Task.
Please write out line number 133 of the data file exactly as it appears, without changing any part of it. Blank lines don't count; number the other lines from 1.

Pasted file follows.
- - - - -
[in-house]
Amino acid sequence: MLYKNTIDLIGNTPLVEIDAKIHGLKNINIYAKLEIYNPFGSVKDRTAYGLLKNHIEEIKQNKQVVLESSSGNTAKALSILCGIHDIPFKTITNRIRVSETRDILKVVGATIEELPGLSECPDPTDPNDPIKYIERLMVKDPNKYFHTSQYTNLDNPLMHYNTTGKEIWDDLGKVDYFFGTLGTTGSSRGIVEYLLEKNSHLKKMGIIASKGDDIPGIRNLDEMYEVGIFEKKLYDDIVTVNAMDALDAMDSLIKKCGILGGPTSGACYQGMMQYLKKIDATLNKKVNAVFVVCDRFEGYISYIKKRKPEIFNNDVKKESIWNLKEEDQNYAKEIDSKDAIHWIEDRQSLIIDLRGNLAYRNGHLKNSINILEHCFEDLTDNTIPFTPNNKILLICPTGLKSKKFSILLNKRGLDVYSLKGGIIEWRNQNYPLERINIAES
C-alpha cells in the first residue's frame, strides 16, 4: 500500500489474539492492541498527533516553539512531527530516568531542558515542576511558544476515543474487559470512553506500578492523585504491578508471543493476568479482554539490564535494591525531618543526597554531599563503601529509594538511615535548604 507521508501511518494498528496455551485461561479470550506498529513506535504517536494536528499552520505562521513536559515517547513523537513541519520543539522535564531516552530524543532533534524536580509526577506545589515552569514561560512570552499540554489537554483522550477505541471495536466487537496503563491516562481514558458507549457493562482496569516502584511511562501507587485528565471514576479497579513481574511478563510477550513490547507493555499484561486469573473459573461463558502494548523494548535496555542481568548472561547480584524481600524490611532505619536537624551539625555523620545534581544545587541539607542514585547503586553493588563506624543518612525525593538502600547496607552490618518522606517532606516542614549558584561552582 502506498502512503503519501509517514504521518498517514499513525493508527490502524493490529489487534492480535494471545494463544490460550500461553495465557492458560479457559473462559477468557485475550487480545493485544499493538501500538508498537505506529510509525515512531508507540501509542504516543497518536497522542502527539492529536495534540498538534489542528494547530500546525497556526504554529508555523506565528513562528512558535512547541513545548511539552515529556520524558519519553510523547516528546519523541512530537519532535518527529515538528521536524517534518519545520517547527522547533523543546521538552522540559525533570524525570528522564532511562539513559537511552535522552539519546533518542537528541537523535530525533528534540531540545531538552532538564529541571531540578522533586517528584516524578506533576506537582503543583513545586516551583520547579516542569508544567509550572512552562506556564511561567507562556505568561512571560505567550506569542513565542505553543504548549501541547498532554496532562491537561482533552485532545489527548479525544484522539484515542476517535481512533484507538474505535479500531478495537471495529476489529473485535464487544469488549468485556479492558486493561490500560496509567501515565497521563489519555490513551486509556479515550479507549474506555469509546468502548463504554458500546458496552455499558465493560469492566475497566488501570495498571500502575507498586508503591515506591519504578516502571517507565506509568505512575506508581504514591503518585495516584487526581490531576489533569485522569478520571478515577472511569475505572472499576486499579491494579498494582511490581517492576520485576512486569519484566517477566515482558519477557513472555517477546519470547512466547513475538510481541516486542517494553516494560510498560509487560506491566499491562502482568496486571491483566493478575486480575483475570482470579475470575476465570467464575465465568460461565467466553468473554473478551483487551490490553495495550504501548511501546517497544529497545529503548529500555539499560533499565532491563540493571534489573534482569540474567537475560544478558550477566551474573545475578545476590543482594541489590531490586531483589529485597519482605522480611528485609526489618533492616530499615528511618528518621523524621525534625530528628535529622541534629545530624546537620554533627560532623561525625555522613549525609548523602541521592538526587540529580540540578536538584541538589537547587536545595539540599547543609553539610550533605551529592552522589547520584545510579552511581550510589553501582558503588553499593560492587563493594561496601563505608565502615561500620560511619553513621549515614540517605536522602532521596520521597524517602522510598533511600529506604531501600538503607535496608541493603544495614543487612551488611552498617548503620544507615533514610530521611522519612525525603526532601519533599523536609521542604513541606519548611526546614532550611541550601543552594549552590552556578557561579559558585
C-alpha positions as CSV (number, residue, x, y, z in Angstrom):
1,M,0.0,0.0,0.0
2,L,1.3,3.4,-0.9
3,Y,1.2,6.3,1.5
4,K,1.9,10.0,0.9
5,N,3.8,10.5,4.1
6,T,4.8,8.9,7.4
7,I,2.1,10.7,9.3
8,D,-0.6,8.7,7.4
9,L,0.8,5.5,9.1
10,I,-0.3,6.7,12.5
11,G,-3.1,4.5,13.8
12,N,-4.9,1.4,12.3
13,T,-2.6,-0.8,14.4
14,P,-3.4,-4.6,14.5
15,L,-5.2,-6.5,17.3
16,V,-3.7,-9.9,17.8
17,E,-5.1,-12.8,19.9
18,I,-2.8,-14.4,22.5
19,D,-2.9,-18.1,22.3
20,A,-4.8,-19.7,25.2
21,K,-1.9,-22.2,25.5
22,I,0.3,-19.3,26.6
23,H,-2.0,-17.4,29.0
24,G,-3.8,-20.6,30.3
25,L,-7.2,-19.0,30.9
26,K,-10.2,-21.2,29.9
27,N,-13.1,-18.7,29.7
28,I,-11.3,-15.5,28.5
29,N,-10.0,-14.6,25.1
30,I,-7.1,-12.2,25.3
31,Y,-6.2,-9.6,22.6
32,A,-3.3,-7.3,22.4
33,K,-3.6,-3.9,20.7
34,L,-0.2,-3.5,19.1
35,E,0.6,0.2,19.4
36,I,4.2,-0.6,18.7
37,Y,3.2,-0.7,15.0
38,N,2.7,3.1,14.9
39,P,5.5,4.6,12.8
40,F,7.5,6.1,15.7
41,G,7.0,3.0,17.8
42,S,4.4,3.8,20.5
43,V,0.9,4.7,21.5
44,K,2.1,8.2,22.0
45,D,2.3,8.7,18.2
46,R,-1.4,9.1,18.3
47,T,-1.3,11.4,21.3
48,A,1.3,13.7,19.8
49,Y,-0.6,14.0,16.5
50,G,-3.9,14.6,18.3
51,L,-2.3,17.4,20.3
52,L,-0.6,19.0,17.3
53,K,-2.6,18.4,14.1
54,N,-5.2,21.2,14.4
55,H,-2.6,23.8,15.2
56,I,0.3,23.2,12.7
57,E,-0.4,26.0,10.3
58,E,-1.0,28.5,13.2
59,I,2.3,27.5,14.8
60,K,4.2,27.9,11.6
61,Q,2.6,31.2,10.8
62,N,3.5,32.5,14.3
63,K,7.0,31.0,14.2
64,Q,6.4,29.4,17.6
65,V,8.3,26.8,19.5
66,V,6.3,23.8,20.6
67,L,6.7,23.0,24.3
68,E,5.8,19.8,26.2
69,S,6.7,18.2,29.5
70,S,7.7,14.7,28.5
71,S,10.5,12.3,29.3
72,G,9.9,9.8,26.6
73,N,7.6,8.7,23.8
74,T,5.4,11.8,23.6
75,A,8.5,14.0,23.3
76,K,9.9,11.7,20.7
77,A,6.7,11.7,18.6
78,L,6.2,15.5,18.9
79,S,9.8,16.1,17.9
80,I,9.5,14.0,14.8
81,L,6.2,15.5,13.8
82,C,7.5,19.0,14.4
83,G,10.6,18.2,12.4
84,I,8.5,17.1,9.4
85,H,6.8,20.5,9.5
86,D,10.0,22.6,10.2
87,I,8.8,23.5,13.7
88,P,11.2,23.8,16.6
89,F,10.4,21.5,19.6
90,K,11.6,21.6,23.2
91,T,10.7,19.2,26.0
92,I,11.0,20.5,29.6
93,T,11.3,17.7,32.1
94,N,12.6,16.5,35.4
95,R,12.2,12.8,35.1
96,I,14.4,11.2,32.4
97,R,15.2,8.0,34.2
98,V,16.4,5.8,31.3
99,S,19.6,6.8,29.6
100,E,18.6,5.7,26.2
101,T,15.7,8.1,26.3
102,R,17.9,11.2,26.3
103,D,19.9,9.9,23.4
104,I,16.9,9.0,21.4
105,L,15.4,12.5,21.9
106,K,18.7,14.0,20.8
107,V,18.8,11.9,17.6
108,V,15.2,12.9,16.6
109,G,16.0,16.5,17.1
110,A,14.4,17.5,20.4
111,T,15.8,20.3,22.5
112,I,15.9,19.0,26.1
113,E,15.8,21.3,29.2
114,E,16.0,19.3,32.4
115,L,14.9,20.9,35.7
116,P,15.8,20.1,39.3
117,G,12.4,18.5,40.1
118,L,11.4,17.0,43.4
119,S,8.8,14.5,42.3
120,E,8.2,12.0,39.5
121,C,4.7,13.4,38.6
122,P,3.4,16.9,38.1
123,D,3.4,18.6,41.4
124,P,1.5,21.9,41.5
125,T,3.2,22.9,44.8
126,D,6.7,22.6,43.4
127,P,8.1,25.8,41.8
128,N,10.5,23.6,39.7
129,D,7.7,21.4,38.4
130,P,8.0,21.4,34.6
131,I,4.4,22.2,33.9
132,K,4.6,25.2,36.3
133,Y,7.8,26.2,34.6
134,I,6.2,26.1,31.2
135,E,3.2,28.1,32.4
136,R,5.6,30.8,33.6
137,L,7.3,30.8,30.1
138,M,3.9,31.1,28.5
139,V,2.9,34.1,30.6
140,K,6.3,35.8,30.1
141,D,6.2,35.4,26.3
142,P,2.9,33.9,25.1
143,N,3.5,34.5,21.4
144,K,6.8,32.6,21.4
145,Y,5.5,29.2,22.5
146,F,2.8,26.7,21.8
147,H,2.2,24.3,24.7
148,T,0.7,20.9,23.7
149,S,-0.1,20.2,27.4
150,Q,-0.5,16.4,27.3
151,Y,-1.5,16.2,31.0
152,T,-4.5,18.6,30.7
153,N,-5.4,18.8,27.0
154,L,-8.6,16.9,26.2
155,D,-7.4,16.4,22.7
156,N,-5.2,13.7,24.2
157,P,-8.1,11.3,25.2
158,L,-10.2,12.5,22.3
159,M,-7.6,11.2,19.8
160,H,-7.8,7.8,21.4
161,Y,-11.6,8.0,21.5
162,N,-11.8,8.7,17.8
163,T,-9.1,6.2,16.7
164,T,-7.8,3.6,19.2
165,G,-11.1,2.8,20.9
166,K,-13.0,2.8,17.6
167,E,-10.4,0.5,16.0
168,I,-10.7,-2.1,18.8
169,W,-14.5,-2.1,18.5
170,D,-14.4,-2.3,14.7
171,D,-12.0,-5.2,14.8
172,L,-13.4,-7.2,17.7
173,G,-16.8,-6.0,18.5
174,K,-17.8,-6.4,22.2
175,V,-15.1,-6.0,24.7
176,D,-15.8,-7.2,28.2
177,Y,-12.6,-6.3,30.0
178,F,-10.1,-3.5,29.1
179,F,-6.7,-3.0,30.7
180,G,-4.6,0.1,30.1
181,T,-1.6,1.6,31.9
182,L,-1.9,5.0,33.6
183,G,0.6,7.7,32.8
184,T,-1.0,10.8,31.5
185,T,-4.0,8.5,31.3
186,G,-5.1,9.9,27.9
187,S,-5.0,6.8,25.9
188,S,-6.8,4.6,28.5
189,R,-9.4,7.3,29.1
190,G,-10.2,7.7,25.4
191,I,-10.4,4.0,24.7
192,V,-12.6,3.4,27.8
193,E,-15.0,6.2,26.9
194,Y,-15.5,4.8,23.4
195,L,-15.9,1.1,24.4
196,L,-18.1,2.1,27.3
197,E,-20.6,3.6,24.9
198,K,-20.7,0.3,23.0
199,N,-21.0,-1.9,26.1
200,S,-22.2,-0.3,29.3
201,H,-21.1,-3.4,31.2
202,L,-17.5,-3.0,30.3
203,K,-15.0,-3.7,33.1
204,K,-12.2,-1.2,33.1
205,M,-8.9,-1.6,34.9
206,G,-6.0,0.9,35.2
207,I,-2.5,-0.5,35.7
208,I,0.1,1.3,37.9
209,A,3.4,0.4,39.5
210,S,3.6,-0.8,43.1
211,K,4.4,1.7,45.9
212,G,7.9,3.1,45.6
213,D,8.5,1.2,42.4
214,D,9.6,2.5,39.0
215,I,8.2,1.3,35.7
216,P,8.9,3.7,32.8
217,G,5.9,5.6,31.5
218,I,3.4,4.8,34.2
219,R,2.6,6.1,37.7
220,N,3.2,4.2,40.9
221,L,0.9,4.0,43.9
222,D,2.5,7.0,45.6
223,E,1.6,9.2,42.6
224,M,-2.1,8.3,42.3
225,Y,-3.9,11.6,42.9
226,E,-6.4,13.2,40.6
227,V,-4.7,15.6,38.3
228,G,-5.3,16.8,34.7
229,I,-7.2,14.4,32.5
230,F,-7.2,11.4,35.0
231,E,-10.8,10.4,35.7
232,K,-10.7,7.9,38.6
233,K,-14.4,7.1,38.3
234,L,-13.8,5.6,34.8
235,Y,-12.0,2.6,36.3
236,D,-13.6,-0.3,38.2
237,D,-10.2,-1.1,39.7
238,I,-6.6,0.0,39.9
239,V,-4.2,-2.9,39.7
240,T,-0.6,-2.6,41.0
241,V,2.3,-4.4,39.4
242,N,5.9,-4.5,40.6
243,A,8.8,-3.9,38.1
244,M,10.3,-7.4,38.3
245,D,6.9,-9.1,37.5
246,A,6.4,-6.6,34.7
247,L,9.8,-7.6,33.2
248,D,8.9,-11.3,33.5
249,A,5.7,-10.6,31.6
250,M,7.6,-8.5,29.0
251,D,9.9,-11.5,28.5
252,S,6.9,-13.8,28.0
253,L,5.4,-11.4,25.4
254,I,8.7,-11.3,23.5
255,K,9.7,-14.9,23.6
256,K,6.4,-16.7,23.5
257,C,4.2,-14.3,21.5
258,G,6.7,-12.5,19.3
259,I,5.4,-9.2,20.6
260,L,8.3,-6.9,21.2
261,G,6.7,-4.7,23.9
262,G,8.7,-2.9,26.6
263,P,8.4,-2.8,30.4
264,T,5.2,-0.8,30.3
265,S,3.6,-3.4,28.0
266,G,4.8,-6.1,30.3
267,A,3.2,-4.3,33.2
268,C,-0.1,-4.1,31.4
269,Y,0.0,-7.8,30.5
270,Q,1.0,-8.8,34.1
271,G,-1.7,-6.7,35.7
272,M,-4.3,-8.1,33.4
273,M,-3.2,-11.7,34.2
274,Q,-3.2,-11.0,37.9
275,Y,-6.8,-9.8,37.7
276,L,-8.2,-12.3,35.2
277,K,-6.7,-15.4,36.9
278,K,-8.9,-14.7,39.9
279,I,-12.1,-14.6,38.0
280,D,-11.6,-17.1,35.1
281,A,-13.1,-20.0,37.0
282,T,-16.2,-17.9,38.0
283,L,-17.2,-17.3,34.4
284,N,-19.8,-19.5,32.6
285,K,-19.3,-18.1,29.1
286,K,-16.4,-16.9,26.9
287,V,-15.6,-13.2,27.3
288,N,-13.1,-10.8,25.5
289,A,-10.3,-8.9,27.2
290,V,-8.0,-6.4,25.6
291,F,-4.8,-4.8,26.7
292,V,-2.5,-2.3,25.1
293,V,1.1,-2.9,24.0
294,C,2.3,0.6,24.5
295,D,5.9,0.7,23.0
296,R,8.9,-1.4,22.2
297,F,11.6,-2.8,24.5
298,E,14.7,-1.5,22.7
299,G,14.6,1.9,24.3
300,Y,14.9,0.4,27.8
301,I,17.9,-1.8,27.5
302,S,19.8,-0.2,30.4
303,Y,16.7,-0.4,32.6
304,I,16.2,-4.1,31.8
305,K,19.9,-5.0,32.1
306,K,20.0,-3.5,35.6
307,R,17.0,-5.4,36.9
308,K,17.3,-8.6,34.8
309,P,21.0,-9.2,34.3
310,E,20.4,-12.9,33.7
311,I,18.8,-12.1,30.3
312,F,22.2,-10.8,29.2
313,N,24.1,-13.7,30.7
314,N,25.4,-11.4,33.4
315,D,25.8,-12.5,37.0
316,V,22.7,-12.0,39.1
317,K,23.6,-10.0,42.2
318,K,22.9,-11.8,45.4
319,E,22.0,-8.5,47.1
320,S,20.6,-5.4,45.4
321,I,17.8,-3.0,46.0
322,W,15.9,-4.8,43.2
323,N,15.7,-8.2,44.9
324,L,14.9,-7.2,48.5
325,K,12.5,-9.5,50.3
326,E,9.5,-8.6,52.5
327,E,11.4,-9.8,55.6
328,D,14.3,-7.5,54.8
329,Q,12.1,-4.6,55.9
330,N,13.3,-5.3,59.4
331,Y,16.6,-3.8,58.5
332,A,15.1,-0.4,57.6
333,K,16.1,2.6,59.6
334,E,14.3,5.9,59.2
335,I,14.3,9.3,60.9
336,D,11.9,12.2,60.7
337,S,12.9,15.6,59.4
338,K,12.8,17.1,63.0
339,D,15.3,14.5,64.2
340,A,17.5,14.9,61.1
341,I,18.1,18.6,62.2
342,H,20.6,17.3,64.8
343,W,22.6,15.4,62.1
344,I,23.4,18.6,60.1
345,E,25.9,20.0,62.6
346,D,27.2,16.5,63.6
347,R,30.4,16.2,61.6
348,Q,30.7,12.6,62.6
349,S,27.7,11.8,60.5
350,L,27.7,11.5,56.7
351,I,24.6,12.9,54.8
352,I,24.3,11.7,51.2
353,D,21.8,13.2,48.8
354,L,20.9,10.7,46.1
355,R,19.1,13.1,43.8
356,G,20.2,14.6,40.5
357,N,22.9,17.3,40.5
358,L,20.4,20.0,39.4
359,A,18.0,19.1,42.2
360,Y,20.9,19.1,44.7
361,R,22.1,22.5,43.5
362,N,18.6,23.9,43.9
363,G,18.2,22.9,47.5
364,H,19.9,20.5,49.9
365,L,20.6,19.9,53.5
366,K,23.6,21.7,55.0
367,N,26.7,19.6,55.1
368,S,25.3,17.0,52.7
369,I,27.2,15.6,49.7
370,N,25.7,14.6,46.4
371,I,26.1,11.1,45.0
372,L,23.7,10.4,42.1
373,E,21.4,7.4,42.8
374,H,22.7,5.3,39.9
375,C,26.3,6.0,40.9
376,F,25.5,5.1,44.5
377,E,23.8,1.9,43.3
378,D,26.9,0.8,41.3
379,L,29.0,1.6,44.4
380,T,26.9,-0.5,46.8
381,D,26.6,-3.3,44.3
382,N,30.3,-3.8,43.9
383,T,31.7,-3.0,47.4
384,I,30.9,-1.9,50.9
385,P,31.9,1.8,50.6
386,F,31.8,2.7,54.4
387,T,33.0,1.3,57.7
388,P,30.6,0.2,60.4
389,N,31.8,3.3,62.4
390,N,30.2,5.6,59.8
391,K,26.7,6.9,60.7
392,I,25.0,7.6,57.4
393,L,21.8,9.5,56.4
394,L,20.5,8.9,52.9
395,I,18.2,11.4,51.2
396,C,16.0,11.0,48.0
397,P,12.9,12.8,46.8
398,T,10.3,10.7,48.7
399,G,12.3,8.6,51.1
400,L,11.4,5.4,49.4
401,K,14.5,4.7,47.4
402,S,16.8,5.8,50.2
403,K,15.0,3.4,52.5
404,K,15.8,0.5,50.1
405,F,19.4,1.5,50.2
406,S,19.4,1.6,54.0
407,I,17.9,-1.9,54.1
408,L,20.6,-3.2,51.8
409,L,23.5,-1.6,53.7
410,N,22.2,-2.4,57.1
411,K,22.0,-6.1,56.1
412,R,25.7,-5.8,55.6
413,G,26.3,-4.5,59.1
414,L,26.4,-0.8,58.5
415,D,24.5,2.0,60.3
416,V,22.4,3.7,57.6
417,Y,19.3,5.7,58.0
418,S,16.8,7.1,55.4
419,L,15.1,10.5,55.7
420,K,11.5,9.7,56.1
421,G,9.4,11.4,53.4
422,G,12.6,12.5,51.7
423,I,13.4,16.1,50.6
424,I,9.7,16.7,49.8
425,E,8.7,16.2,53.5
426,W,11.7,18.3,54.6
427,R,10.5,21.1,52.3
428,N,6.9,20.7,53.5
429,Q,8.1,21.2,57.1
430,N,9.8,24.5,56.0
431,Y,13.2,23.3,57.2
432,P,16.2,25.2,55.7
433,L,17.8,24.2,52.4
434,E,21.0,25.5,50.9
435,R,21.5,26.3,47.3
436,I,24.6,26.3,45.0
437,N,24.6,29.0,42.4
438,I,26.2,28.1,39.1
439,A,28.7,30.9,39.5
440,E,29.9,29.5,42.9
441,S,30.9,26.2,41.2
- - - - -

129,D,7.7,21.4,38.4